The seminar was titled "How Not to Get in Trouble as a Legislator."
The trouble is, it was put on by House Democrats, so the one person who should have been there wasn't: Rep. Ray Sansom of Destin, Republican speaker of the Florida House.
Of course, Republicans held a similar discussion when they gathered this week to prepare for a new legislative year.
No, Sansom is not in trouble in the literal sense. But the first week of his two-year term as speaker did not produce headlines for the scrapbook.
On Tuesday, the day Sansom became speaker to multiple standing ovations, the board of trustees at his hometown college gave him a $110,000-a-year job as vice president for planning and development. (He will be paid from private sources like bookstore profits, not tax dollars).
Sansom has longstanding ties to the school. He went there when it was called Okaloosa-Walton Community College, and he has an advanced college degree in education.
But last year, he played a key role in securing a state college designation for the school that changed its name to Northwest Florida State College and allows it to offer bachelor's degrees. And, as the Times' Alex Leary also reported Friday, he got a $200,000 state grant for the school's "leadership institute" in the current budget, despite this being the toughest year in decades for such gifts.
"Remember, we are a citizens' Legislature," Sansom said of his new venture. "We have jobs. We have careers."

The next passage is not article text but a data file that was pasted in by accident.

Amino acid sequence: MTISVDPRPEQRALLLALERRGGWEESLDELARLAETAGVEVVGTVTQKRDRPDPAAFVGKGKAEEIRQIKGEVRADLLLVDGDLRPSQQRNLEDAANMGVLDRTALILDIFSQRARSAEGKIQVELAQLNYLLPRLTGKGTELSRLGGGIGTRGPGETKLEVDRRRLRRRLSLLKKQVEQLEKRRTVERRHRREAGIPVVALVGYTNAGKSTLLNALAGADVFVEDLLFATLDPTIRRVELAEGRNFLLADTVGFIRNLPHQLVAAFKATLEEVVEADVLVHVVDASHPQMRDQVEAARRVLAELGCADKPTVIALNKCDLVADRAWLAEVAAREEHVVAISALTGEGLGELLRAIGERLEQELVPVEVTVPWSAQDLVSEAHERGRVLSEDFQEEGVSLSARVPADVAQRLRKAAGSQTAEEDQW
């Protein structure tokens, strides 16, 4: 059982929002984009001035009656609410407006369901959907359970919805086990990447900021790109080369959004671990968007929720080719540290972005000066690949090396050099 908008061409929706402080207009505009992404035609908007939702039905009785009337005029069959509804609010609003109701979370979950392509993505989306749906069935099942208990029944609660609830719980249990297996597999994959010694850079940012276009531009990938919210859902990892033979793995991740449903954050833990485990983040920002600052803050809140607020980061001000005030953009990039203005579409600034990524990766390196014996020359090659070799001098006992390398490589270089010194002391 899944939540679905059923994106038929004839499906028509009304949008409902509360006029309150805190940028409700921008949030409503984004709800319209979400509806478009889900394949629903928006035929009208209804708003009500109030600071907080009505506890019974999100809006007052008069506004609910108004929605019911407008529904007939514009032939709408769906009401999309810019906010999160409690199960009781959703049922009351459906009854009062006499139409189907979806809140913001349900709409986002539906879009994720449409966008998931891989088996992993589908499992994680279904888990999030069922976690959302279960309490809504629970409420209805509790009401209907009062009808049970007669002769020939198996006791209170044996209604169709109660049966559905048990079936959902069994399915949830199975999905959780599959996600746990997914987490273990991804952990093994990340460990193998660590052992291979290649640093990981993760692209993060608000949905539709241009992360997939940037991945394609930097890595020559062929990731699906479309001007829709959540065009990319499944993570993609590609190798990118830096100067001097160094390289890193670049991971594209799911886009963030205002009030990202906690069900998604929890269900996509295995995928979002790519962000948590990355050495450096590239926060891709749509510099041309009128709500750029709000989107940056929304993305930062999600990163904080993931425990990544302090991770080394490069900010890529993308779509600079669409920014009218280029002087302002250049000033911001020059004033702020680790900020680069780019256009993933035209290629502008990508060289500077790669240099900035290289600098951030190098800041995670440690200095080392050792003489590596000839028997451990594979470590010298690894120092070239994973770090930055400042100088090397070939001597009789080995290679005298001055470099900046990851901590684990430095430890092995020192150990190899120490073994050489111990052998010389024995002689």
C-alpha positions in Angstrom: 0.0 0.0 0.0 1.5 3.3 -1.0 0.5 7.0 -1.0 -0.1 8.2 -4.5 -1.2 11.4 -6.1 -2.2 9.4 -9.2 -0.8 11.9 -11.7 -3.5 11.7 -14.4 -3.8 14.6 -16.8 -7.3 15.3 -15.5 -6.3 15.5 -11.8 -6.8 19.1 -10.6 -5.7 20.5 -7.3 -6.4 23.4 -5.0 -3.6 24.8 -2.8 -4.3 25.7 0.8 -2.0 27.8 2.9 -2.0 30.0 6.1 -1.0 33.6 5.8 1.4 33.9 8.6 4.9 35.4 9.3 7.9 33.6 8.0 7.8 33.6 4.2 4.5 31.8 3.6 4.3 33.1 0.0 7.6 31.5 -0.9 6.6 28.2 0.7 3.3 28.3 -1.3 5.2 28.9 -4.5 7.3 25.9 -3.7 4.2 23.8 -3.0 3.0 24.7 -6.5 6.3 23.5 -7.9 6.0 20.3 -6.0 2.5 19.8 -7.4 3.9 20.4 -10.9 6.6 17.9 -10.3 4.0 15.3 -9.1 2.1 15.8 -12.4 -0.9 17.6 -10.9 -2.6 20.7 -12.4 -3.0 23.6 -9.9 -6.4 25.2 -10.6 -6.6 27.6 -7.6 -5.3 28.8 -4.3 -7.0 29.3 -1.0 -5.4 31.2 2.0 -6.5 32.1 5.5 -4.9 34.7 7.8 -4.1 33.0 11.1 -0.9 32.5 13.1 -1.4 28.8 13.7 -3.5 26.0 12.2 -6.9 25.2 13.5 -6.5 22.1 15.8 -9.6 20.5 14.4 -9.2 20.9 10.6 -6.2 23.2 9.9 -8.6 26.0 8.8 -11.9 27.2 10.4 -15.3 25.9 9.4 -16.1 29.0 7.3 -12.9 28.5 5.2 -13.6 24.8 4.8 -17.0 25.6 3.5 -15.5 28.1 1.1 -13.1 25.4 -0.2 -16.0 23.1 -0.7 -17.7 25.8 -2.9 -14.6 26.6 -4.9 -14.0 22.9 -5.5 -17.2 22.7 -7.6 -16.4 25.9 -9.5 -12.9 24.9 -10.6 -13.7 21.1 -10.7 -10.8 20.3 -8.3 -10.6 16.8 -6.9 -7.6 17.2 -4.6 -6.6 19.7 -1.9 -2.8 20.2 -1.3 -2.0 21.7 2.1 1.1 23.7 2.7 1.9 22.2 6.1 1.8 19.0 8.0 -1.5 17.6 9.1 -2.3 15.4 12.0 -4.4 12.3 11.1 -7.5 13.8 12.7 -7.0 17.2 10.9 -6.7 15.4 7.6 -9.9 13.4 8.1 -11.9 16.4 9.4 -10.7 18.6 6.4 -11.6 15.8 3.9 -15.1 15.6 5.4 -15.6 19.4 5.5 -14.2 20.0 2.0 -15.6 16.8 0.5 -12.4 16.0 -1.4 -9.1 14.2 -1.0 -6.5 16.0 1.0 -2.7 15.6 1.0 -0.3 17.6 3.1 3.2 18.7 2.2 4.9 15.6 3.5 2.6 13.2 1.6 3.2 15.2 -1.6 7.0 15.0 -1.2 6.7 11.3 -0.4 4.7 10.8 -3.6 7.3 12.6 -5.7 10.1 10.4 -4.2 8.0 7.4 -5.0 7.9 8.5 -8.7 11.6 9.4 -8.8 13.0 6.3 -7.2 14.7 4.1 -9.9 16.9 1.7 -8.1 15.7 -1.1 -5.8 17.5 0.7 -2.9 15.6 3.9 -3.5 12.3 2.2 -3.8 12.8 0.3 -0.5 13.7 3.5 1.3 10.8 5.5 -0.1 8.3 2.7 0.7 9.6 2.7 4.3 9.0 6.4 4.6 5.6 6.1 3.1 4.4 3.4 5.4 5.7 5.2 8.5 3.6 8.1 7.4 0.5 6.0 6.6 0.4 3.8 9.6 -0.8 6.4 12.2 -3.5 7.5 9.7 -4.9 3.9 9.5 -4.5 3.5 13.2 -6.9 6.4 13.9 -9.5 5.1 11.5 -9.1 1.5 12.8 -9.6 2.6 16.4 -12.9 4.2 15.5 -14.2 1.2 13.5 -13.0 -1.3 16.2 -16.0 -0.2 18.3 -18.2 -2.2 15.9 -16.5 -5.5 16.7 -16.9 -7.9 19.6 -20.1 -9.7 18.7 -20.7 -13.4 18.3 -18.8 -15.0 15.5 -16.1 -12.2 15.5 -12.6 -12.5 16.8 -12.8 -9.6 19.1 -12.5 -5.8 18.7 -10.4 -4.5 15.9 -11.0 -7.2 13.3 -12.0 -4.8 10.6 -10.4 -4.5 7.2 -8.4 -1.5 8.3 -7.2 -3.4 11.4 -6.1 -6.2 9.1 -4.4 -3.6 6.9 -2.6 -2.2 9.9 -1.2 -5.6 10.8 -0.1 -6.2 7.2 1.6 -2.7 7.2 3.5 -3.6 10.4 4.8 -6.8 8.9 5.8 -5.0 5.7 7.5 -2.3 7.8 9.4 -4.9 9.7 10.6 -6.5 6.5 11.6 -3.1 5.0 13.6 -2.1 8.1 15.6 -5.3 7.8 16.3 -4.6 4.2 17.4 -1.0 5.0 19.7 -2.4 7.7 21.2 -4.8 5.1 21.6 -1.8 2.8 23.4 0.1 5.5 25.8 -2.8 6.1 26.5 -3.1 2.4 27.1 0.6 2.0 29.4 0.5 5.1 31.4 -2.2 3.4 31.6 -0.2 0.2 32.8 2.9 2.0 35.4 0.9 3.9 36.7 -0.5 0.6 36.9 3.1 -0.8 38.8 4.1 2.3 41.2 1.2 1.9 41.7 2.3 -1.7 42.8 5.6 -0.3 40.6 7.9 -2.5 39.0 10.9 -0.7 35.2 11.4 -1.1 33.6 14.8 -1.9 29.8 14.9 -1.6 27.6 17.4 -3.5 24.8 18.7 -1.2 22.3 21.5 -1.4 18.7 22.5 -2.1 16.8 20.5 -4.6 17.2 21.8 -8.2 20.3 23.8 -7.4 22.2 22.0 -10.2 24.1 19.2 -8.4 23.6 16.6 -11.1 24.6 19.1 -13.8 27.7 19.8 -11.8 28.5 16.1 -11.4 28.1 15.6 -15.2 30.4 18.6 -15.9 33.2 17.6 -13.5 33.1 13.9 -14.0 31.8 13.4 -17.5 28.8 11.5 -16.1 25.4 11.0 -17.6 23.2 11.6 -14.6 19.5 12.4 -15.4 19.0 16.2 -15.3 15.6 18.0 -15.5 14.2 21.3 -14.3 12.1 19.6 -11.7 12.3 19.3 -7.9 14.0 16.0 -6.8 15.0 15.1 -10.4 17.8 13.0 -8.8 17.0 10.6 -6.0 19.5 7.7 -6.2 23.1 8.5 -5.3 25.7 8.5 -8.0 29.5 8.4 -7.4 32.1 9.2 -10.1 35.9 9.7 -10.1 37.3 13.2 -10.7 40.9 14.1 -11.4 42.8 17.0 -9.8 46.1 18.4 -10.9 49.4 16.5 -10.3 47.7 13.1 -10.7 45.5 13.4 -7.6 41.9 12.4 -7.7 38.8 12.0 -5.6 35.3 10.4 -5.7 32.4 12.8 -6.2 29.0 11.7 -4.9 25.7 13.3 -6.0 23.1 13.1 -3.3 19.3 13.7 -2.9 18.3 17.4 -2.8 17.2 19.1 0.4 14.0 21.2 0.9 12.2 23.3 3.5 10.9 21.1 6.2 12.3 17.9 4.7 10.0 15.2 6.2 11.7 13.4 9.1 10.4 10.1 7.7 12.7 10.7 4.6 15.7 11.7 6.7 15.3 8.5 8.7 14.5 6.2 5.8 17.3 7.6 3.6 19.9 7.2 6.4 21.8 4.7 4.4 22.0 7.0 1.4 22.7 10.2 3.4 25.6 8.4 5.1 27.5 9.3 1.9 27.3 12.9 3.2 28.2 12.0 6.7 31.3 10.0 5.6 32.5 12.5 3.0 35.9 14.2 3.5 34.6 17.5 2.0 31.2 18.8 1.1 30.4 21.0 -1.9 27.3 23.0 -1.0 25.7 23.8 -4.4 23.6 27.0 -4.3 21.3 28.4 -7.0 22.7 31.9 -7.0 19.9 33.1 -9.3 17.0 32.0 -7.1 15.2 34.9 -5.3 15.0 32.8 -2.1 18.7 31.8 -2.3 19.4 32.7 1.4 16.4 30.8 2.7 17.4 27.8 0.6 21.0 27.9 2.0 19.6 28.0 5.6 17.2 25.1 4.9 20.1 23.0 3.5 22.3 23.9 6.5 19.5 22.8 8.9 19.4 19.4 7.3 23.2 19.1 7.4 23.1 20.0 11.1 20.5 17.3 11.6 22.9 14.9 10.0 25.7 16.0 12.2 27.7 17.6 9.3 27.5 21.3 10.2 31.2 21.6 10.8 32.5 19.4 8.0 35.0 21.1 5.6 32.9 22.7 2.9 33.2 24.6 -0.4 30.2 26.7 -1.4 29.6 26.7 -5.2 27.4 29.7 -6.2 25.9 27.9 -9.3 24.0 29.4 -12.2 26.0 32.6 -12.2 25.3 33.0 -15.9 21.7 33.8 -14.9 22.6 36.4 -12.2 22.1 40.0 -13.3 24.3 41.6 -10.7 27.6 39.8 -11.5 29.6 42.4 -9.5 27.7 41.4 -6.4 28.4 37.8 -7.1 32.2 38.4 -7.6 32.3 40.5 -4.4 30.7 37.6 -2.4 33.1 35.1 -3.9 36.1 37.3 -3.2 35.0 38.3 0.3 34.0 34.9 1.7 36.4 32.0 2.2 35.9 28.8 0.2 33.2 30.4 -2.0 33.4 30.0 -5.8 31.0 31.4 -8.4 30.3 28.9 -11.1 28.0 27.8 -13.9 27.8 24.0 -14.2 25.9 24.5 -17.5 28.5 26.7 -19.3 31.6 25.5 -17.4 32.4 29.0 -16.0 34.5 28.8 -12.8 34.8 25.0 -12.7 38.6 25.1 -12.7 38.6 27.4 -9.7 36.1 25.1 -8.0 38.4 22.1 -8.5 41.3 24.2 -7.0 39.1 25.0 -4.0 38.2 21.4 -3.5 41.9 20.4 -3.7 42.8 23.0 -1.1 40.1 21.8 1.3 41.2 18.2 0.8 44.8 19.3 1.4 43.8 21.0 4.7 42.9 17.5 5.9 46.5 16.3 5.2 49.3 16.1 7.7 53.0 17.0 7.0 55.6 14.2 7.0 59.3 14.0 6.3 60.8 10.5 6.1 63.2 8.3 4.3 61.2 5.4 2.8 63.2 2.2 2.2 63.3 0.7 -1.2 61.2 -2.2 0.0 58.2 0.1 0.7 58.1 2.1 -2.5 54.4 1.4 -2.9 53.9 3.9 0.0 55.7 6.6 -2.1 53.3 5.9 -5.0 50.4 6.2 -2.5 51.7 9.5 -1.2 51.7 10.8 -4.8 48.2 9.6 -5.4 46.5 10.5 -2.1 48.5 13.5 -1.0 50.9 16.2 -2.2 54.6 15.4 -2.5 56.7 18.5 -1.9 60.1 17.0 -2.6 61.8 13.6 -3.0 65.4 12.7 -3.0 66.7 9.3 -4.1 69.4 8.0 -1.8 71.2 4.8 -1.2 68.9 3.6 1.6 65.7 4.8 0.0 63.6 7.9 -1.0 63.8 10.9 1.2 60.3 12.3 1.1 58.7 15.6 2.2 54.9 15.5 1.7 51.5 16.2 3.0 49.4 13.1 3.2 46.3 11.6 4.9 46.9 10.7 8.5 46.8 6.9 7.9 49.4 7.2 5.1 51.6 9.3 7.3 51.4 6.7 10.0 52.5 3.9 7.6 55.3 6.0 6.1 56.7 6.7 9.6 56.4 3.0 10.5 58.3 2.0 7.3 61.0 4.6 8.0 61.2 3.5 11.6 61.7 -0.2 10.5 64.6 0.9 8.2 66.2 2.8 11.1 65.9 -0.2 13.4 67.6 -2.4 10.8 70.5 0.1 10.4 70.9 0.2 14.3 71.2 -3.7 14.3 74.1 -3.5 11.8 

That's the point. Would Sansom have been landed that nice job if he were Ray Sansom, all-around good guy with no political profile? Hardly.
As a college employee, Sansom will now find himself under heightened scrutiny whenever the House takes up any matter involving colleges and universities, which is how it should be.
The perception of a legislative leader profiting from his position is not new.
Sansom's predecessor as speaker, Marco Rubio, a lawyer, landed a $300,000-a-year job at Broad & Cassel, a powerhouse law firm, in 2004 as he prepared to take over as speaker. It will be interesting to see whether the firm continues to have such regard for Rubio's legal skills now that he's out of office.
As for Sansom, word of his new job came as he was leading House Republicans at a three-day retreat at a Santa Rosa Beach resort, paid for with Republican Party (read: special interest) money.
Sansom is among the most vocal of the legislators who talk about the need to reduce the size of government and that reliance on government money is not a good thing.
While Sansom was at the Republican retreat, Democrats were getting a crash course in public perception.
In a conference room, lawyer-lobbyist Ron Meyer guided 44 House Democrats through the mine fields of the gift ban, conflicts of interest and campaign finance law.
"The rule is, you don't accept anything from a lobbyist," Meyer said. "That includes me buying you a drink."
He told them: You're all under a microscope. Just having lunch with a lobbyist raises suspicions of a gift-ban violation. "You've got to be careful about appearances," he said.
Are you listening, Speaker Sansom?
Steve Bousquet can be reached at firstname.lastname@example.org or (850) 224-7263.